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portable-spreadsheet

A simple spreadsheet that keeps tracks of each operation of each cell in defined languages. Logic allows exporting sheets to Excel files (and see how each cell is computed), to the JSON strings with a description of computation of each cell (e. g. in the native language). Other formats, like HTML, CSV and Markdown (MD), are also implemented (user can define own format). It also allows reconstructing behaviours in native Python with NumPy.

    2.2.1

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Simple Portable Python Spreadsheet Generator

Author: David Salac https://github.com/david-salac

Project website: Portable Spreadsheet https://portable-spreadsheet.com/

A simple spreadsheet that keeps tracks of each operation of each cell in defined languages. Logic allows exporting sheets to Excel files (and see how each cell is computed), to the JSON strings with a description of computation of each cell (e. g. in the native language). Other formats, like HTML, CSV and Markdown (MD), are also implemented (user can define own format). It also allows reconstructing behaviours in native Python with NumPy. The sheets can be easily created and handled in a way similar to Pandas DataFrame.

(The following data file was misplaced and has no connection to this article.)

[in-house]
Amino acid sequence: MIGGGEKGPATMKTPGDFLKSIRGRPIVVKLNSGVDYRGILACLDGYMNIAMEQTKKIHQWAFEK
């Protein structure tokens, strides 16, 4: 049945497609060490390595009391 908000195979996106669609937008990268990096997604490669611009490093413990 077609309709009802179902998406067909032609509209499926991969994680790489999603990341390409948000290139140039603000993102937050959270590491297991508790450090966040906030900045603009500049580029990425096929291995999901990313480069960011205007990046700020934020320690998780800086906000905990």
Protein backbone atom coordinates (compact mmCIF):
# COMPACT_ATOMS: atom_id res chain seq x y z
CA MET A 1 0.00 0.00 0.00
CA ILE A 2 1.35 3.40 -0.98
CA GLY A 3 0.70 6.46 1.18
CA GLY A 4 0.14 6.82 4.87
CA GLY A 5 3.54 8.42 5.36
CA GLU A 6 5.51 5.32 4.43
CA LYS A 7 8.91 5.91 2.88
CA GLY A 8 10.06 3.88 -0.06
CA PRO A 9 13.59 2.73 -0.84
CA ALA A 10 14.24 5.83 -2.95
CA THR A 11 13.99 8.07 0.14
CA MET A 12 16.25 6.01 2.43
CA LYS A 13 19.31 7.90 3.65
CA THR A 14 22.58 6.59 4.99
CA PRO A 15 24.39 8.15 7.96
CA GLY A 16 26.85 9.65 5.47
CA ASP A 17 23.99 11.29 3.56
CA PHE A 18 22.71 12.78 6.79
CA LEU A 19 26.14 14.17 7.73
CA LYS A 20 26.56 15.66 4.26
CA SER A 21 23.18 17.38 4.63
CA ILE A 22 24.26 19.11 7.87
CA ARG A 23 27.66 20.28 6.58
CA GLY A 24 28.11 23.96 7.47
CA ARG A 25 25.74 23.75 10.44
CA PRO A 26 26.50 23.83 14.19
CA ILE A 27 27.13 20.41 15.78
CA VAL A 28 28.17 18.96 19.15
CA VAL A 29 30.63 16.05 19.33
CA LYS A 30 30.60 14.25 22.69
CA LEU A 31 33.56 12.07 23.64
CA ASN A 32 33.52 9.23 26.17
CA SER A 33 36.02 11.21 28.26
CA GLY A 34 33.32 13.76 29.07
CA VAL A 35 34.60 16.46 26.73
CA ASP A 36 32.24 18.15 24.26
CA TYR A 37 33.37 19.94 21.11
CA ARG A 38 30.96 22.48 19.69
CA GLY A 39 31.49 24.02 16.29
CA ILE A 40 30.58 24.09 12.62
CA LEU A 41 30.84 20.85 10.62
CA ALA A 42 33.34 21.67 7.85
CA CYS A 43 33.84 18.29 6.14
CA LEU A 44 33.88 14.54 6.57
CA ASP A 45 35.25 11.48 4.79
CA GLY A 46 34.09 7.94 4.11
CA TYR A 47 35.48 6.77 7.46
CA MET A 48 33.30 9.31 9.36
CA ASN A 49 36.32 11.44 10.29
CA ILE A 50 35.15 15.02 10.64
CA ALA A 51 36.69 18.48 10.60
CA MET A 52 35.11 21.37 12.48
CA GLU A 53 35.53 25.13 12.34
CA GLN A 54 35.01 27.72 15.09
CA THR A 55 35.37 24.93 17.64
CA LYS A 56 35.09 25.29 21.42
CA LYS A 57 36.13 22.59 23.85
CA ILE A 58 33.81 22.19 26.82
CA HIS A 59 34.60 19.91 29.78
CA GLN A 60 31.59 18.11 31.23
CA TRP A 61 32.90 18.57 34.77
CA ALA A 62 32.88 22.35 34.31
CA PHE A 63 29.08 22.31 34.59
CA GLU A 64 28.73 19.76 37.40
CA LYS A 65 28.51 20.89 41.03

Key components of the library

There are five main objects in the library:

  1. Grammar: the set of rule that defines language.
  2. Cell: single cell inside the spreadsheet.
  3. Word: the word describing how the cell is created in each language.
  4. Sheet: a set of cells with a defined shape.
  5. Cell slice: a subset of the spreadsheet.
  6. Work book: a set of multiple sheets.

Grammar

The grammar defines a context-free language (by Chomsky hierarchy). It is used for describing each operation that is done with the cell. The typical world is constructed using prefix, suffix and actual value by creating a string like "PrefixValueSuffix". Each supported operation is defined in grammar (that tells how the word is created when the operation is called).

There are two system languages (grammars): Python and Excel. There is also one language "native" that describes operations in a native tongue logic.

Adding the new grammar

Operations with grammars are encapsulated in the class GrammarUtils.

Grammar has to be defined as is described in the file grammars.py in the global variable GRAMMAR_PATTERN. It is basically the dictionary matching the description.

To validate the grammar (in the variable grammar) use:

is_valid: bool = GrammarUtils.validate_grammar(grammar)

To add the grammar describing some language (in the variable language) to the system (in the variable grammar) use:

GrammarUtils.add_grammar(grammar, language)

User can also check what languages are currently available using the static method get_languages:

languages_in_the_system: Set[str] = GrammarUtils.get_languages()

Cells

It represents the smallest element in the spreadsheet. Cell encapsulates basic arithmetic and logical operations that are needed. A cell is represented by the class of the same name Cell. It is highly recommended not to use this class directly but only through the spreadsheet instance.